Bottled In Bond Mellow Corn

MellowCornWell, hello there. Here goes review #2 in my bourbon education: Bottled In Bond Mellow Corn.

Color: light straw, young corn kernel
Nose: hot, light fruitiness, soft vanilla
Palate: oily mouthfeel, light on the front, really hot, bitter on the way down, no complexity, super light spice that is only noticeable as it claws it’s way over the bitter ending at the back of my tongue.
Finish: long numbing finish, bitterness hangs on until the, well the bitter end. Green wood in my soft palate later

I am disappointed in this offering. At least compared to my previous review of Jacob’s Ghost. I would have thought that the extra time, at least 4 years since there is no age statement on the bottle, would have mellowed this out even more than the Jacob’s Ghost. However, this may be attributeable to either the mash bill, being 81% corn, or the ABV at 50%, or both really. This is a fast sipper to me, I don’t want to spend lots of time rolling it around in my mouth, I don’t mind the brief impression it leaves me when drunk fast. Notably, however, this is a straight corn whiskey being above the 80% mark of corn in the mash bill. The spiel on Heaven Hill’s website mentions that it is a precursor to what we know of bourbon today. With that in mind, I’m glad that I have given it a try as part of my bourbon education.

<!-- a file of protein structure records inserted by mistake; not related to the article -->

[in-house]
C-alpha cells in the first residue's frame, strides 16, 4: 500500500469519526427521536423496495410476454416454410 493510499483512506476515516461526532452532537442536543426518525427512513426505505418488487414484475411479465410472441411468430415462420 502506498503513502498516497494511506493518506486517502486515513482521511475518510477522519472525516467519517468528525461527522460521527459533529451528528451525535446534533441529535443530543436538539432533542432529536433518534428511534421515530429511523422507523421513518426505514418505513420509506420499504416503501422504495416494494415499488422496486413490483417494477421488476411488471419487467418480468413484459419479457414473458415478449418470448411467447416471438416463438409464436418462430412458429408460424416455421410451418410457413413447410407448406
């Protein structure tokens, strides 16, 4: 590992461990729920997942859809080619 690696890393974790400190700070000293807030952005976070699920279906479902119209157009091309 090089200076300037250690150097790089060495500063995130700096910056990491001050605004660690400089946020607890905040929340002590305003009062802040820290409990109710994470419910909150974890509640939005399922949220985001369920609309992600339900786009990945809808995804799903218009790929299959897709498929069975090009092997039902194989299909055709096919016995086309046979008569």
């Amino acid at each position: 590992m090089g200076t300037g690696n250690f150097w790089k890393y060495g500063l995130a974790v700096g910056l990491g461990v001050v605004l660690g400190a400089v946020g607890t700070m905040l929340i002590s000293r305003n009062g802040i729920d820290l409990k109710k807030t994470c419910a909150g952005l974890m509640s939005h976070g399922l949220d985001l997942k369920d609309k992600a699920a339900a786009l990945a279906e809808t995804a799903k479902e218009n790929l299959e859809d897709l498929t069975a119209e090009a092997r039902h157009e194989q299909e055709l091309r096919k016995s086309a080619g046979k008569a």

I am not going to be able to get through this bottle with any type of speed, unless I invite some less discerning friends over. There is always the market for a higher proof liquor, ’cause as Dave Chappelle said, “…it’ll get ya drunk!”

After doing some reading the Bottled In Bond certification turns out to be a pretty great distinction. It signifies that the whiskey you are drinking was distilled and bottled at one location. If the spirit is bottled somewhere other than at the distillery, the label has to state that. In the case of Mellow Corn, underneath the designation of Straight Corn Whiskey it says: “Distilled by Heaven Hill Distilleries, INC. D.S.P.-KY-354 Louisville, Kentucky, Bottled by Medley Company Bardstown, KY D.S.P. KY 31”. This becomes an interesting designation in the current American whiskey scene as many bottlings are actually from sourced spirits. For example the Redemption Rye reviewed on this blog earlier is actually distilled by LDI, a company that produces spirits and then aged and bottled somewhere else. That isn’t to say that it diminishes quality (LDI also produces the spirit for High West, one of my favorites), but it does increase transparency. Whether that is a good thing or not, I leave it to you to decide.